I Hate to Add More DOOM, but Kris Bryant Has Been Terrible at the Plate Since the Knee Tweak

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I Hate to Add More DOOM, but Kris Bryant Has Been Terrible at the Plate Since the Knee Tweak

Chicago Cubs

Not entirely unlike the shoulder issue that plagued his 2018 season, Kris Bryant has been playing through an ailment that impacts his availability (and performance, but we’ll get to that) enough to see him sit down periodically, but not enough to sit him down permanently unless it gets much worse.

So, then, barring a terrible turn for the knee, you can expect days like Sunday, when Bryant was out of the lineup because his knee was just not feeling right:

Bryant first started feeling the knee issue in late June, but it only reached our radar when he had to depart a game in San Francisco after feeling it a bit more on a late-July swing. Since then, Bryant has managed the issue as best he can, periodically needing a day off, like Sunday. And he won’t say the knee is impacting his performance at the plate.

“There’s always nicks and bruises and stuff you’ve just got to deal with,” Bryant told Cubs.com about the injury and its impact on his performance. “Obviously, an offseason will make it feel much better, when you have an extended amount of time off. But we don’t have that. We have games we’ve got to win.”

That’s no doubt true, but unfortunately, since the tweak in San Francisco, Bryant hasn’t done as much as usual to help the Cubs win.

Since that day, Bryant has hit just .226/.307/.372 with a 79 wRC+ (21% worse than a league average hitter) and a whopping 29.4% strikeout rate.

Seeing Bryant not at his best with his swing seems to square with Joe Maddon’s comments to Cubs.com: “He catches himself on his finish sometimes, trying to find his balance. There’s definitely something that’s causing kind of a weakness there, it looks like.”

Indeed, even as Bryant put up good numbers in July, it seems like Bryant was indeed seeing the impact of the issue as far back as late June under the hood:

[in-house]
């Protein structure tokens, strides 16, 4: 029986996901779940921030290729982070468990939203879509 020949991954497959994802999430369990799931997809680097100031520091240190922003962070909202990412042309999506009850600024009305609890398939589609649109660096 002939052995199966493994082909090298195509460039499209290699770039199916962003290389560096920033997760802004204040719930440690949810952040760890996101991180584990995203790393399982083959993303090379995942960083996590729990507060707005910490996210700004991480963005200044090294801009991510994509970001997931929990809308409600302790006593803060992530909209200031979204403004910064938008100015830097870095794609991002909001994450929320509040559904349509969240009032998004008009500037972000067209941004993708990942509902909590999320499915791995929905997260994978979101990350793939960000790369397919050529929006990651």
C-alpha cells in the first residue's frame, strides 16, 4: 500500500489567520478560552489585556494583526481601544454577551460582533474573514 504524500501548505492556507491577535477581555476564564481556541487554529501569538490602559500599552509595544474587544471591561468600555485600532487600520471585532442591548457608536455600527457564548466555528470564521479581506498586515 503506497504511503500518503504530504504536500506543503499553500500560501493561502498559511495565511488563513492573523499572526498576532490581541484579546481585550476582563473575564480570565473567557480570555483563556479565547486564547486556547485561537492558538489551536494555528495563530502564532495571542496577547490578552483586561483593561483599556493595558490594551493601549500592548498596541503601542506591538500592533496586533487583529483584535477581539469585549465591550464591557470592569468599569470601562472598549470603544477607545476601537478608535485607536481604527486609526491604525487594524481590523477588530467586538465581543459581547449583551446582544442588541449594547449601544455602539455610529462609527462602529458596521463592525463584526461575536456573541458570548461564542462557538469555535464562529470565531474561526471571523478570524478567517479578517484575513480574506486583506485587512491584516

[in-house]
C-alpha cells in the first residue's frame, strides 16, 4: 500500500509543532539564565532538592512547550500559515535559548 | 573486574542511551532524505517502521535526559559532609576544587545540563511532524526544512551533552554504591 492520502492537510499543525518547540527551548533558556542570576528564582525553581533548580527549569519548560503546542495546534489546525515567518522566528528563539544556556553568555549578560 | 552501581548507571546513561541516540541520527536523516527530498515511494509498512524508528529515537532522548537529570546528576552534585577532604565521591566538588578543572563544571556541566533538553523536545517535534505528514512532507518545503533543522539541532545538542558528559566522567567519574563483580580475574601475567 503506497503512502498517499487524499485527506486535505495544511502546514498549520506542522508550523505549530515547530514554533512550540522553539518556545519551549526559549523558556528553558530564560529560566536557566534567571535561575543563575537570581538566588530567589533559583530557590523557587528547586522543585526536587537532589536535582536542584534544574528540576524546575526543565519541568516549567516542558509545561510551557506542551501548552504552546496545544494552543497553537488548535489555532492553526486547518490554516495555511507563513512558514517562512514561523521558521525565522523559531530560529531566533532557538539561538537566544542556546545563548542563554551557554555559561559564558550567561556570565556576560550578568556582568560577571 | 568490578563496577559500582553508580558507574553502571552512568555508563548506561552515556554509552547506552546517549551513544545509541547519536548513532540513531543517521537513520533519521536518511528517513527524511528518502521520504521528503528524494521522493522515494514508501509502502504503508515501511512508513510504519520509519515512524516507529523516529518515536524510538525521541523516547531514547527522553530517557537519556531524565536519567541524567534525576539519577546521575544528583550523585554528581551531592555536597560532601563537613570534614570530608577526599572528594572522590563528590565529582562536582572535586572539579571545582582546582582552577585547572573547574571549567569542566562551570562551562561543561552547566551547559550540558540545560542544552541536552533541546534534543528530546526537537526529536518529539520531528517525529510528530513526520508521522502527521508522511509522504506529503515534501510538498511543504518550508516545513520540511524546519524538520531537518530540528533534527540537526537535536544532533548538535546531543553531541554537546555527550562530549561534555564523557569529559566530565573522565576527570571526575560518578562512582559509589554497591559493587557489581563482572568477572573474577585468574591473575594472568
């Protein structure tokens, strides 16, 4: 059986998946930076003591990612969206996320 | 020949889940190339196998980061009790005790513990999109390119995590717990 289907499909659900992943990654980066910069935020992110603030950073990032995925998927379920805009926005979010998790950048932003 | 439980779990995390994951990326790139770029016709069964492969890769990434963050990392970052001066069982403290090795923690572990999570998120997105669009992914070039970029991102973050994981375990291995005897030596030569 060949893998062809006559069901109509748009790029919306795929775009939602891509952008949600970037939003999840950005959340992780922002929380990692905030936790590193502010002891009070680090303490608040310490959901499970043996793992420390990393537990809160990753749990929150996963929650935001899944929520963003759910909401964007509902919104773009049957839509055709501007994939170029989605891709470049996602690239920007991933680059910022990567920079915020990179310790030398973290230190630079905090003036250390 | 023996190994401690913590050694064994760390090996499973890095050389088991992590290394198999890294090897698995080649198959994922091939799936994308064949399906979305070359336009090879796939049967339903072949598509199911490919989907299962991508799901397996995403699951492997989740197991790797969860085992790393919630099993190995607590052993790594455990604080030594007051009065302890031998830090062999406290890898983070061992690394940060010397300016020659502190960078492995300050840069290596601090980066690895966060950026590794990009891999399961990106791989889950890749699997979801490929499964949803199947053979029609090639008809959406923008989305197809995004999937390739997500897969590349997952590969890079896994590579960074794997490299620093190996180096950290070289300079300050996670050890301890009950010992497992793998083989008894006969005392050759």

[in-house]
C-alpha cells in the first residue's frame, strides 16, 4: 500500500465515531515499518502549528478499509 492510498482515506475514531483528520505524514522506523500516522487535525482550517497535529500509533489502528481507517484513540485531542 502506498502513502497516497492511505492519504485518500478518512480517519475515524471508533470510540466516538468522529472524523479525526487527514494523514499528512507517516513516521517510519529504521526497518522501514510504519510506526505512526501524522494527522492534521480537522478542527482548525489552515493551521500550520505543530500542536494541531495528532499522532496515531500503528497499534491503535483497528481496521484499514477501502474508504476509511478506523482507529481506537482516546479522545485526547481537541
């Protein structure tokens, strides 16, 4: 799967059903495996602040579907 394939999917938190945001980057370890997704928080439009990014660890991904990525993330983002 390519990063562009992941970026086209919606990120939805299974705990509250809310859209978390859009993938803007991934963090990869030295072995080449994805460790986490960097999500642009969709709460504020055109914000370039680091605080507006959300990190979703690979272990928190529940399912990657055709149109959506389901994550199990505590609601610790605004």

I’ll add another chart to Jordan’s, where you’ll see a pretty steady creep in Bryant expanding his zone and swinging and missing:

 

 

To be sure, there are natural fluctuations – even very long ones – over the course of a season for good players like Bryant. But here’s what we know: he felt a knee issue in late June, at which point various underlying metrics started to turn for the worse. then, starting in late July when he felt the knee issue enough to be forced from a game, Bryant’s overall numbers tanked to the point where he’s been 20+% worse than the average hitter for nearly a month and a half.

If that all sounds hauntingly familiar, that’s because it is a lot of what we were feeling/seeing/thinking/analyzing last year with his shoulder injury.

I guess at this point, for the rest of this year, we just have to hope that much of the poor performance in there was a little flukey, and the knee feels good enough the rest of the way for Bryant to be his normal self at the plate. I hate leaning on the word, but with three weeks left and a guy playing through an injury, all you have left is hope. Bryant has been particularly bad just the last two weeks (.200/.321/.267, 64 wRC+, 35.8% K rate), which, if you were optimistic, could give you the hook to feel like this might be a fluke – “it’s mostly just two bad weeks, and that can happen to anyone!” – or it could leave you feeling even more despondent that things are trending toward a bad place.

We’ll see.


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Author: Brett Taylor

Brett Taylor is the Editor and Lead Writer at Bleacher Nation, and you can find him on Twitter at @BleacherNation and @Brett_A_Taylor.